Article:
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I nearly picked a Pro One tenor up several months back when Quinn was selling them cheap but I already have 5 tenors and just couldn't justify buying another.

The Virtuoso is also a very nice feeling and playing horn and one that actually is more Mark VI like than most of the Taiwanese horns despite what many of the other brands might want to suggest with their marketing.
 

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I nearly picked a Pro One tenor up several months back when Quinn was selling them cheap but I already have 5 tenors and just couldn't justify buying another.

The Virtuoso is also a very nice feeling and playing horn and one that actually is more Mark VI like than most of the Taiwanese horns despite what many of the other brands might want to suggest with their marketing.
I could be wrong. It is my understanding that R.S. Berkeley saxes are made in China, not Taiwan. All the horns I've owned made in Taiwan (P. Mauriat, Barone, Antigua Winds, Eastman 52nd St., Eastman 640) are stamped below the serial # "Made In Taiwan". This Virtuoso has nothing stamped below the serial #.
 

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Yeah, I'm not sure about the RS Berkley either though I just checked 4 of the 5 horns I own that I'm pretty sure were made in Taiwan and none of them are stamped. I have two Barones (both older from 2008-2010) a Tenor Madness Custom and a Mauriat 67R alto. The 5th is a silver plated Barone I just bought and it's presently living at my parent's place. I only played it for a few hours while I was there on vacation a couple weeks back but I think that horn was stamped "Made in Taiwan". My first Barone tenor did come with a small sticker that said "Made in Taiwan" but the sticker is long gone.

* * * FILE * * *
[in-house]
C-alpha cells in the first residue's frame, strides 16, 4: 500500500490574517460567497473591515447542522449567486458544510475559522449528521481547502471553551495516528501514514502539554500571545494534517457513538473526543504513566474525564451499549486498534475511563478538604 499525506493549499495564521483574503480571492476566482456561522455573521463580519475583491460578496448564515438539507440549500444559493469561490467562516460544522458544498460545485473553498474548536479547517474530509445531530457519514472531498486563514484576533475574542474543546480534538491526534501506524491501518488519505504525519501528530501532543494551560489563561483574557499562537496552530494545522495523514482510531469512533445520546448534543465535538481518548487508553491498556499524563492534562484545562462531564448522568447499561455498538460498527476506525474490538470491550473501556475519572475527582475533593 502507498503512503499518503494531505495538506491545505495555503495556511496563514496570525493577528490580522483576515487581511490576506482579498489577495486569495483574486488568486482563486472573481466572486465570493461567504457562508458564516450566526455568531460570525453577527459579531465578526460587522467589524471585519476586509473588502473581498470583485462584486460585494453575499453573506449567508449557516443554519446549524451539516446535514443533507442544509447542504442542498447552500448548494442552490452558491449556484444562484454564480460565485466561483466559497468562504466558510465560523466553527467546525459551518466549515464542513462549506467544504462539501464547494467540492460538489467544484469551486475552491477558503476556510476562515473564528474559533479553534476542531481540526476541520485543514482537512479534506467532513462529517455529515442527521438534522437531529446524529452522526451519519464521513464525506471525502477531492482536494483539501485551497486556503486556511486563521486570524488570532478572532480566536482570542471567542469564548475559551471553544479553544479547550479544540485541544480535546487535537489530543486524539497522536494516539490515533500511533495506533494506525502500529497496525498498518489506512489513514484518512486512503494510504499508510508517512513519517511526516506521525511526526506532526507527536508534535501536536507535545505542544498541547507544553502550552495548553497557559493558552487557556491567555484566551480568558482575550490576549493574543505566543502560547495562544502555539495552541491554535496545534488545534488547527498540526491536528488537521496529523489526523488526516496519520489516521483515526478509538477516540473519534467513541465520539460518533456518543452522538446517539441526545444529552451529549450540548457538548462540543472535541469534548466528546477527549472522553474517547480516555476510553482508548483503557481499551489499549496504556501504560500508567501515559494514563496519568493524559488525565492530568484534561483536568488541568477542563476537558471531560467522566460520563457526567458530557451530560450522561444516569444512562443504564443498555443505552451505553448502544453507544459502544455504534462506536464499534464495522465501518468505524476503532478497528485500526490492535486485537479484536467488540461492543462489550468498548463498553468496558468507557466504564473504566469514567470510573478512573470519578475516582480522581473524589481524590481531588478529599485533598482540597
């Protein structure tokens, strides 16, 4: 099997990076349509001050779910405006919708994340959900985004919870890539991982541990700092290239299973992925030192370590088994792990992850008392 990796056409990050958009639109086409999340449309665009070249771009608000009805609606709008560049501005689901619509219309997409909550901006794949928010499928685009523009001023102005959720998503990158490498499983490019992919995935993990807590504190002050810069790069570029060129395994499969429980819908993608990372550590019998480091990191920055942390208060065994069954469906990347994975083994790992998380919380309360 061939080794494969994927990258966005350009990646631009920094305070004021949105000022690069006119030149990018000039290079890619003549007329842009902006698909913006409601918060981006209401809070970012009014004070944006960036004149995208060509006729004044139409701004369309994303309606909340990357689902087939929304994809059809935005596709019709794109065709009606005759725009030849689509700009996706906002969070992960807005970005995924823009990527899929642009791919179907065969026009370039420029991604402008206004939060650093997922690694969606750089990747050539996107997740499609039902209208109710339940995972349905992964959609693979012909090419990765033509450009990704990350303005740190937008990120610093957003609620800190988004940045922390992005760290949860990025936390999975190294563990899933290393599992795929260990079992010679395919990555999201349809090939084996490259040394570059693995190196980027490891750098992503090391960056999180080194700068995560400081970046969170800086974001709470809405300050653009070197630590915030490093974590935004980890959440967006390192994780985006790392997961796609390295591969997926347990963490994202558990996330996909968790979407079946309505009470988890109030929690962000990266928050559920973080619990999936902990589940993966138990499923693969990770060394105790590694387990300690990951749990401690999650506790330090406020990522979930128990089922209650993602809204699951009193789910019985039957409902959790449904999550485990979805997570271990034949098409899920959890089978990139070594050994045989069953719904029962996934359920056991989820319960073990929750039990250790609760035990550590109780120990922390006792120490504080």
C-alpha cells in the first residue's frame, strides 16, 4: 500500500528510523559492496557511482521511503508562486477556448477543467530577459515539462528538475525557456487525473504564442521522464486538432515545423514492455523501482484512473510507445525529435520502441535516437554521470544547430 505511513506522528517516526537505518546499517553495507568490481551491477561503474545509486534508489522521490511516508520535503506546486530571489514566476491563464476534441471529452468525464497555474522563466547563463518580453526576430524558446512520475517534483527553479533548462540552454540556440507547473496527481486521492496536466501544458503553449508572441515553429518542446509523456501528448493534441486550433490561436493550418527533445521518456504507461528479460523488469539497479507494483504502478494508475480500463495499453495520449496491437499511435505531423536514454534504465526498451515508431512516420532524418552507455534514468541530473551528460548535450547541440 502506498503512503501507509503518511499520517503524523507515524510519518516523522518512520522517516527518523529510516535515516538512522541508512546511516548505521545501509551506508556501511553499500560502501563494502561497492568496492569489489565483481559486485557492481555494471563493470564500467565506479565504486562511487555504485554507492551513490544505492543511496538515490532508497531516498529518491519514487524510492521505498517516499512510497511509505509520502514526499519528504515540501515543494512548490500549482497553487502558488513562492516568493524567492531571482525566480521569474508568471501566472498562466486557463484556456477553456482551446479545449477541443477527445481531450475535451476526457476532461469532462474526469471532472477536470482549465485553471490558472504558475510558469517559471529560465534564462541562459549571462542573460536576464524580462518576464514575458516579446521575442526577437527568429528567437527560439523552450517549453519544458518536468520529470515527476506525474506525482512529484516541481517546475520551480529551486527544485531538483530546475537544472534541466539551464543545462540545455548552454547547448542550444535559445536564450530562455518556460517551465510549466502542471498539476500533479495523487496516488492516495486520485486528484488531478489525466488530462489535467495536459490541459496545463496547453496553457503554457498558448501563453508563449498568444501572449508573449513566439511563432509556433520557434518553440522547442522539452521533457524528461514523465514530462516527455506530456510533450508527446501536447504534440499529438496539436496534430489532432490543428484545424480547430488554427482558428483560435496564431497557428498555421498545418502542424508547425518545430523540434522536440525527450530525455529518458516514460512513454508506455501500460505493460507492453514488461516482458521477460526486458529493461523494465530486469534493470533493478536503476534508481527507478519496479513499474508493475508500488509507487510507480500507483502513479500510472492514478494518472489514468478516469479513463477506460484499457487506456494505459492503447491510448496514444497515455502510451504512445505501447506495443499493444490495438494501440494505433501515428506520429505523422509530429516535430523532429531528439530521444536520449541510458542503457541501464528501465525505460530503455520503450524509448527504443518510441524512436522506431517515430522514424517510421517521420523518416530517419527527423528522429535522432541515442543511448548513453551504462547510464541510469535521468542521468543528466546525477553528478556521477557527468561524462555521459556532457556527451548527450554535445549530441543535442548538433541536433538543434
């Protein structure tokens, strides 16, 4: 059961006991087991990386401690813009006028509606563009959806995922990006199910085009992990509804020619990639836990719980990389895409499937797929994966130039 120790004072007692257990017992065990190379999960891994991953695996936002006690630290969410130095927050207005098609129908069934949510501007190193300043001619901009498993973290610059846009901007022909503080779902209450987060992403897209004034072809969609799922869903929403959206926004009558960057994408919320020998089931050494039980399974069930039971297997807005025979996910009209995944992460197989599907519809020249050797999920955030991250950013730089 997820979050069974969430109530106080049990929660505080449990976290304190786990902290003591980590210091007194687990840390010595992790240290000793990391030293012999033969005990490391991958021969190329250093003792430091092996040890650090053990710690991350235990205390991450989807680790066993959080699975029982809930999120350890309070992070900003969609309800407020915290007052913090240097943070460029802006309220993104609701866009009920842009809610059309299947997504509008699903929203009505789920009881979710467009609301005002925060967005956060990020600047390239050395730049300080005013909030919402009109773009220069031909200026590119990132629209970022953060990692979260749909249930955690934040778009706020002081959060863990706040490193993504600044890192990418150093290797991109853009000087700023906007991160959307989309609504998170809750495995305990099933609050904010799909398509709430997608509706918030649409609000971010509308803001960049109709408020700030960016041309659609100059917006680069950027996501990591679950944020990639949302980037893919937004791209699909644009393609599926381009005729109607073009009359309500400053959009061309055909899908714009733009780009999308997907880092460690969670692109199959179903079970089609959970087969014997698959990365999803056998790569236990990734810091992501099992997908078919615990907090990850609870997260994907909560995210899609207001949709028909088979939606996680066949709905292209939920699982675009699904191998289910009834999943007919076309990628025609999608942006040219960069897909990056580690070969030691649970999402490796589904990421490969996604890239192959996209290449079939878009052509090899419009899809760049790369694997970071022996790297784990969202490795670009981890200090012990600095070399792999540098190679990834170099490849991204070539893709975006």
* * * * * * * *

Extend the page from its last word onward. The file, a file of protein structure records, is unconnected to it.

Regardless these are nice playing horns. I was at USA Horn several years ago and Mark pulled out 5 or 6 Asian made tenors - a couple of Vikings, a Sax Dakota, something else I can't remember and the Virtuoso. If I had taken any of those home that day it would have been the Virtuoso. It played the best and was the most "Mark VIish" of the bunch - I had plenty of vintage VIs there to compare it to. That being said, I've played some other RS Berkley horns including a Low Bb bari that were terrible so.....